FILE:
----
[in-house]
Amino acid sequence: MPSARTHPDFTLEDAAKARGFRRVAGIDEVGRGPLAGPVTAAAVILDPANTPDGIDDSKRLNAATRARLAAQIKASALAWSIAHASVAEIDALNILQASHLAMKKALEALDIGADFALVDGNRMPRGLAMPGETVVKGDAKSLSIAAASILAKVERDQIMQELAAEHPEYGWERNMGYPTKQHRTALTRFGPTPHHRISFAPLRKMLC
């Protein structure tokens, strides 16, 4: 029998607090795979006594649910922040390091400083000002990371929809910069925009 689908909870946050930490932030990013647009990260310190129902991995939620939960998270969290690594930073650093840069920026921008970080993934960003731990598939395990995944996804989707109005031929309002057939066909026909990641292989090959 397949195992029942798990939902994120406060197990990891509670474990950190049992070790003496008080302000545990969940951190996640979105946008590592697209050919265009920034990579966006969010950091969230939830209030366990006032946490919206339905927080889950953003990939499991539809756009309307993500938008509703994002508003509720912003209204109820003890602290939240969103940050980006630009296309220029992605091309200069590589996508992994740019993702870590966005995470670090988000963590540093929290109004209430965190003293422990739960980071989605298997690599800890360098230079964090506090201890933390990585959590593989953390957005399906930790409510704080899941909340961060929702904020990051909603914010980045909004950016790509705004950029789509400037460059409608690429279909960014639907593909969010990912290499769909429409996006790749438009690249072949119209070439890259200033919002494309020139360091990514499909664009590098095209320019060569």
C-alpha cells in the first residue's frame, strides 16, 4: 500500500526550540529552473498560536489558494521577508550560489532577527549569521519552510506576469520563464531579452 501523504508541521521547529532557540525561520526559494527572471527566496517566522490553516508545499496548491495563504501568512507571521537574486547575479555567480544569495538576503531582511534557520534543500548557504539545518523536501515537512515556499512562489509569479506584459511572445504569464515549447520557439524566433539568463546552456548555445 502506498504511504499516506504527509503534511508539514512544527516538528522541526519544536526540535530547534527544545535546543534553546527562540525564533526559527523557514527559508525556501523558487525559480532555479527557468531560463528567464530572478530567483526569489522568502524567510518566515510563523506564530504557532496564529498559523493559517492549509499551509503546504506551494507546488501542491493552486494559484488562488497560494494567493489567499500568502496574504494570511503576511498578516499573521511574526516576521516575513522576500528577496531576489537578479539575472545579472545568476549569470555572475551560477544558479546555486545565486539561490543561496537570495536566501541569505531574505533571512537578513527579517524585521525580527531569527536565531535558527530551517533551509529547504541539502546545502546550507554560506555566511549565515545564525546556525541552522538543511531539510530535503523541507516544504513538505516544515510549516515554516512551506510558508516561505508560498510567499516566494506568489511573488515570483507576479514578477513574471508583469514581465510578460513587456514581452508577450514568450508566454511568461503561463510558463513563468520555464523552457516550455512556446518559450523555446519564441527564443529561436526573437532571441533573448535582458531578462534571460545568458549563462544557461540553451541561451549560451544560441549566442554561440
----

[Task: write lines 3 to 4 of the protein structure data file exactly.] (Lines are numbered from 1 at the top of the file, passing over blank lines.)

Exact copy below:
């Protein structure tokens, strides 16, 4: 029998607090795979006594649910922040390091400083000002990371929809910069925009 689908909870946050930490932030990013647009990260310190129902991995939620939960998270969290690594930073650093840069920026921008970080993934960003731990598939395990995944996804989707109005031929309002057939066909026909990641292989090959 397949195992029942798990939902994120406060197990990891509670474990950190049992070790003496008080302000545990969940951190996640979105946008590592697209050919265009920034990579966006969010950091969230939830209030366990006032946490919206339905927080889950953003990939499991539809756009309307993500938008509703994002508003509720912003209204109820003890602290939240969103940050980006630009296309220029992605091309200069590589996508992994740019993702870590966005995470670090988000963590540093929290109004209430965190003293422990739960980071989605298997690599800890360098230079964090506090201890933390990585959590593989953390957005399906930790409510704080899941909340961060929702904020990051909603914010980045909004950016790509705004950029789509400037460059409608690429279909960014639907593909969010990912290499769909429409996006790749438009690249072949119209070439890259200033919002494309020139360091990514499909664009590098095209320019060569």
C-alpha cells in the first residue's frame, strides 16, 4: 500500500526550540529552473498560536489558494521577508550560489532577527549569521519552510506576469520563464531579452 501523504508541521521547529532557540525561520526559494527572471527566496517566522490553516508545499496548491495563504501568512507571521537574486547575479555567480544569495538576503531582511534557520534543500548557504539545518523536501515537512515556499512562489509569479506584459511572445504569464515549447520557439524566433539568463546552456548555445 502506498504511504499516506504527509503534511508539514512544527516538528522541526519544536526540535530547534527544545535546543534553546527562540525564533526559527523557514527559508525556501523558487525559480532555479527557468531560463528567464530572478530567483526569489522568502524567510518566515510563523506564530504557532496564529498559523493559517492549509499551509503546504506551494507546488501542491493552486494559484488562488497560494494567493489567499500568502496574504494570511503576511498578516499573521511574526516576521516575513522576500528577496531576489537578479539575472545579472545568476549569470555572475551560477544558479546555486545565486539561490543561496537570495536566501541569505531574505533571512537578513527579517524585521525580527531569527536565531535558527530551517533551509529547504541539502546545502546550507554560506555566511549565515545564525546556525541552522538543511531539510530535503523541507516544504513538505516544515510549516515554516512551506510558508516561505508560498510567499516566494506568489511573488515570483507576479514578477513574471508583469514581465510578460513587456514581452508577450514568450508566454511568461503561463510558463513563468520555464523552457516550455512556446518559450523555446519564441527564443529561436526573437532571441533573448535582458531578462534571460545568458549563462544557461540553451541561451549560451544560441549566442554561440